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Upon return, progress proceeded, and we hauled in a fair amount of the net – but not nearly enough. I attached the far short end with rope to alleviate the cable ties when they started popping under the tension. At this point we had a delicious lunch to ramp up our motivation and energy, strong coffee included. Things post lunch moved along slowly yet methodically. We de-tensioned and re-tensioned, to get the long edges roped up and in place. We de-tensioned again, this time to adjust the pulleys as they had run out of distance to pull in any more. We got to the final tensioning act, and the net was almoooooost to its full distance. We made a call to attach it with rope anyways, with longer spaces. The reasoning behind this was so that we could hop onto the net and hopefully stretch it in and set all the knots – anticipating we could eke out a wee bit more distance from the net. Well, that seemed to work! We re-tensioned the two long sides, and set about the task of hauling in the final edge. Completion was nigh!

By some miracle, we managed to get the net to the other side eventually. It looked truly magnificent. Borderline biblical. Joseph’s Techni-colour Spacenet. After a frolic on the net and some celebratory pictures, we pursued our odyssey home at the ungodly hour of 7.30pm. That made for a 12 hour round journey. But longer than this physical journey was that of the entire net’s construction. I learnt a lot from it, both in terms of rope work and about myself. Patience. Methodical planning. Perseverance. Etc. Etc.

As happy as I am that the net is successfully constructed and rigged, I was a little sad to see it out of my hands. My calloused hands. But hopefully I shall return to Grabouw sometime in the future for a luxurious afternoon nap on the net – no weaving allowed!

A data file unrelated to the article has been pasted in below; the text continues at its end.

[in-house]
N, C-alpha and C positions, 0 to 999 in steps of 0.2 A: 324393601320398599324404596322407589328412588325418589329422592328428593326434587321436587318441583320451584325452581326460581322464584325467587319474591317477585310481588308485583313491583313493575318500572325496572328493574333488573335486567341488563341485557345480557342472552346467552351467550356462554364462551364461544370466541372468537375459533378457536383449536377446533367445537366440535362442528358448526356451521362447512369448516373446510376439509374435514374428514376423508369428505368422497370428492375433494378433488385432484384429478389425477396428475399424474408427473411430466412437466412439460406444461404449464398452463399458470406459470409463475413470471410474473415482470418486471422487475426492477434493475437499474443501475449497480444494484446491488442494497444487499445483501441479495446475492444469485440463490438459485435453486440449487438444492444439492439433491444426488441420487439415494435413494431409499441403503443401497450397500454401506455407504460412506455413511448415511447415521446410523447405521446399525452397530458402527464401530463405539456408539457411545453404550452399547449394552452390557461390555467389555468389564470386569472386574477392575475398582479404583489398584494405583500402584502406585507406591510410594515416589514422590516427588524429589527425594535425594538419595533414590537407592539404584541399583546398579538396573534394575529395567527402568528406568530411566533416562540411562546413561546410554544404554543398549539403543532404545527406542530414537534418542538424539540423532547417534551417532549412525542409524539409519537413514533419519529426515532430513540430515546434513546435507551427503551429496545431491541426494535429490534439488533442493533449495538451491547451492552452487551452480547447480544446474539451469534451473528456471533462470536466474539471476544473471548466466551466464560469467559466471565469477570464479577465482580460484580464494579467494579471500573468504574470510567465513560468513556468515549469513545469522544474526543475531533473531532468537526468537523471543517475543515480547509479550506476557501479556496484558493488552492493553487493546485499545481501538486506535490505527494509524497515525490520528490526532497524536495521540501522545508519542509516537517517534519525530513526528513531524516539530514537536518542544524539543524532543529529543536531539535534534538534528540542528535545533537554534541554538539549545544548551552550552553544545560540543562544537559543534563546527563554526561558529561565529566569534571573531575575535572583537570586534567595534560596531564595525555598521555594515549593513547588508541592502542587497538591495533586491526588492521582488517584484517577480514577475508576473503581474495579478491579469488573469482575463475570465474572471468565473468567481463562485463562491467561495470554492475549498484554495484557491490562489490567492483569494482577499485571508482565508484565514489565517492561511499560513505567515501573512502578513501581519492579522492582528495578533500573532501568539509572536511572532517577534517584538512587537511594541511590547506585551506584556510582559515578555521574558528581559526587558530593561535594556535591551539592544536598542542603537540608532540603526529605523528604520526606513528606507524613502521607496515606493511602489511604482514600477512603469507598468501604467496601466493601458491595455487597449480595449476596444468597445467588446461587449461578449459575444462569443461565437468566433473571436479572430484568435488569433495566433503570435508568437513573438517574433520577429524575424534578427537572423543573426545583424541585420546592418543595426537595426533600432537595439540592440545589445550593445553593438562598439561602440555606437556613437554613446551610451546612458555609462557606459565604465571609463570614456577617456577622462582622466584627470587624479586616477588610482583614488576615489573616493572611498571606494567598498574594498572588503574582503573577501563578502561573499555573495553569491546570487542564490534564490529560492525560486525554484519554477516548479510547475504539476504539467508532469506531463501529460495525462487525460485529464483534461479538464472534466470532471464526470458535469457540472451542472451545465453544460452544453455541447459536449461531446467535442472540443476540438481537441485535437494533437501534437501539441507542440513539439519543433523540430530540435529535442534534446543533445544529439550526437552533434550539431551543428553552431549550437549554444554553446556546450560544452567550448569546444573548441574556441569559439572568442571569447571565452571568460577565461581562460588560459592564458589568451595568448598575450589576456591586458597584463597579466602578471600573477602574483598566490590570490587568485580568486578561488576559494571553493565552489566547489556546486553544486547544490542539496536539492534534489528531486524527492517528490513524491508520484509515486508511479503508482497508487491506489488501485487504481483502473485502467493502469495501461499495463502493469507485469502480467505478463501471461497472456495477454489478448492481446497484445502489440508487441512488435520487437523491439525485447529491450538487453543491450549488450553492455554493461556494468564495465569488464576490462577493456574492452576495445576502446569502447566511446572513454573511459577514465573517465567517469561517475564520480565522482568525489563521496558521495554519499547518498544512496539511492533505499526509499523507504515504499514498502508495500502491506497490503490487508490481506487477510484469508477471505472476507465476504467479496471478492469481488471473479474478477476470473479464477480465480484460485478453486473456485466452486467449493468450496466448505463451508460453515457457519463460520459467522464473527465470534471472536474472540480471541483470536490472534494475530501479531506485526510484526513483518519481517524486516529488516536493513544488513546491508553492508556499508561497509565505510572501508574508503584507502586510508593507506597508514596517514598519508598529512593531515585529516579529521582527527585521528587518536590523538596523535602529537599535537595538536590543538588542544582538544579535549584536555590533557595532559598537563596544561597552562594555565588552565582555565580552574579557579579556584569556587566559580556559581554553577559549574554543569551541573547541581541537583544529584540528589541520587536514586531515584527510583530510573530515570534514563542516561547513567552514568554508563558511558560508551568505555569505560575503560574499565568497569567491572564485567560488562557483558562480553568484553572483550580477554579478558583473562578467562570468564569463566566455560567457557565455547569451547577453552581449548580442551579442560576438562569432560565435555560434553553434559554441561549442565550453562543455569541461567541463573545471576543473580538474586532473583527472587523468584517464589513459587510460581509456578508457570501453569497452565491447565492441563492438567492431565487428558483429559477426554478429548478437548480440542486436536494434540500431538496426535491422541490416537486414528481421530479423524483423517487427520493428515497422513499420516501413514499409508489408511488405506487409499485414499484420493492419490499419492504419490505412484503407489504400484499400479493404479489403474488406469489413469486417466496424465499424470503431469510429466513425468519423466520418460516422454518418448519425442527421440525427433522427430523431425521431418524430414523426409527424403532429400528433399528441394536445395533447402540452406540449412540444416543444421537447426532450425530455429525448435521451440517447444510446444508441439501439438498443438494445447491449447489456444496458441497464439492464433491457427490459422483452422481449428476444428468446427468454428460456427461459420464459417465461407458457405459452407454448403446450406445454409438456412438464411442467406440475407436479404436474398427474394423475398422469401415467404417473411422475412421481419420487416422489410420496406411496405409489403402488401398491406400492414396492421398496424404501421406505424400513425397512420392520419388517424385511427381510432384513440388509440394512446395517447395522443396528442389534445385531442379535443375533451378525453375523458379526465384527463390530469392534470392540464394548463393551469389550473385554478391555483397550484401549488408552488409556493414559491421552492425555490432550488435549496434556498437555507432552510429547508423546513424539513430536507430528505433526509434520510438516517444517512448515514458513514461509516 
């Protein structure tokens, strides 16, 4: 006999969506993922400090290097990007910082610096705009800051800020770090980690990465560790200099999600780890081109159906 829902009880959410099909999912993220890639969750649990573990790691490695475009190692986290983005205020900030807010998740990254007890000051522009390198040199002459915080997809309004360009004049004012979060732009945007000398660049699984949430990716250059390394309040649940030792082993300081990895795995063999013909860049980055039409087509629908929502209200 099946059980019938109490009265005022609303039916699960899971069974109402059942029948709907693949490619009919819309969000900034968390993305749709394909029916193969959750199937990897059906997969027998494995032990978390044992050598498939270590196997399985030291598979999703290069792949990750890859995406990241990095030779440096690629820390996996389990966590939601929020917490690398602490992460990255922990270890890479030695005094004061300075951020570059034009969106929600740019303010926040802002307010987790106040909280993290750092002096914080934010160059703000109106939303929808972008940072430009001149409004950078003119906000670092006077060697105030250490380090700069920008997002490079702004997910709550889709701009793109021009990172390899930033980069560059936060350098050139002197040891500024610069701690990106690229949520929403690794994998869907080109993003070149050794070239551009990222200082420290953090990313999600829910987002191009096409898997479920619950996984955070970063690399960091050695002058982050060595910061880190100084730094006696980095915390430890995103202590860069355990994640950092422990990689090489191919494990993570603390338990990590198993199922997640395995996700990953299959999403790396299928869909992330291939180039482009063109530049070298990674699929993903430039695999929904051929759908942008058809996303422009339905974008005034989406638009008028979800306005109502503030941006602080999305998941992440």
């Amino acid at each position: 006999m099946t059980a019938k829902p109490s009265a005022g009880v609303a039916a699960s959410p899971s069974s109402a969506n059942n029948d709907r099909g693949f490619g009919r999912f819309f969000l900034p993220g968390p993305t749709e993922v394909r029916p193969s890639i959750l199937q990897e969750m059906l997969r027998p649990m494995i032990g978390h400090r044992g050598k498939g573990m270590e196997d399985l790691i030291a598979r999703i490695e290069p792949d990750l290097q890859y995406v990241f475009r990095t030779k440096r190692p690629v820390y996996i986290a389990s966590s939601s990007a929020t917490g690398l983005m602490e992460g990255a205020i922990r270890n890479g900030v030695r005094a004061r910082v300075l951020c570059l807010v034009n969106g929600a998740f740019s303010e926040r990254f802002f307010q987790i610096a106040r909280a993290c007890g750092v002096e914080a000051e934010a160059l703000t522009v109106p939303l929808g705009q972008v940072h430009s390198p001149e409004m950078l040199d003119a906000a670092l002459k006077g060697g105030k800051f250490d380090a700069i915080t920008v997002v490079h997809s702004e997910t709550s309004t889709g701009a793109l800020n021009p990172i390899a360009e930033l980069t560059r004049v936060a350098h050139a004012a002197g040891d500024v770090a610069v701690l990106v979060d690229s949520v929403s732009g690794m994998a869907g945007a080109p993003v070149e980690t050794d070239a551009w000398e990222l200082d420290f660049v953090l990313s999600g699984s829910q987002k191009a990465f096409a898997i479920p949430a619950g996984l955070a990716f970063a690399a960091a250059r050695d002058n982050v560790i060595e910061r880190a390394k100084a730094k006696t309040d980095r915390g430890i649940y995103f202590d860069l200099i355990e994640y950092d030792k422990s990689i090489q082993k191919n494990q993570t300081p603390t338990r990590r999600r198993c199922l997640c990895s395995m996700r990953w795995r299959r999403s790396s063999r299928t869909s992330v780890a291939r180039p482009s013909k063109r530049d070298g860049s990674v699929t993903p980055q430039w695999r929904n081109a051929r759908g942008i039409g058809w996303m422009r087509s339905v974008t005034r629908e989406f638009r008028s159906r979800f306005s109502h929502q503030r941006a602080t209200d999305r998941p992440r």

UniDaba 2016

By Owen Venter

With corrections and slight elaborations by Donna Kisogloo. The core of Owen’s write up is rad as…. and I’ve tried to not interfere too much.


I’m a 14 year old who can’t live without his unicycle. I’ve been unicycling all by myself in Limpopo for about 6 months. I think the loneliness started getting to me so I went onto just about “the only” unicycle website I know of in South Africa, www.oddwheel.co.za. There I found my way to the events tab. After pages of events all saying location: Cape Town, I saw a picture of a rhino on a unicycle with the title: UniDaba 2012. This is where it all started.

It looked like it was a ball, even though the event was 2400km from my home town of Louis Trichardt. I was keen, super keen! I then spent the next few hours Whatsapping and posting on Facebook to find out if anyone knew if there was going to be another UniDaba? The next morning I saw a reply and from there onward the date, location and all the rest were organized!

About a year later, I was finding a way to fit a unicycle into a bag with all my other clothes. I did’nt know what to expect of UniDaba but from all the chirps and funny comments on the Whatsapp group I knew there would never be a boring moment and there wasn’t!

On the first day we kicked off early at the Bike Park on the Constantia Uitsig Wine Estate. This was my first time meeting everyone where I wasn’t asked, “Where’s the other wheel?”. We had an awesome morning rolling around the pump track and expert course of the park but then the competitive side began to surface. We separated into teams of 2 and fought our way through three laps of rocks, logs, drop-off’s and much more!

Lapping it at The Bike Park at Constantia Uitsig Wine Estate

Cyclocross start line.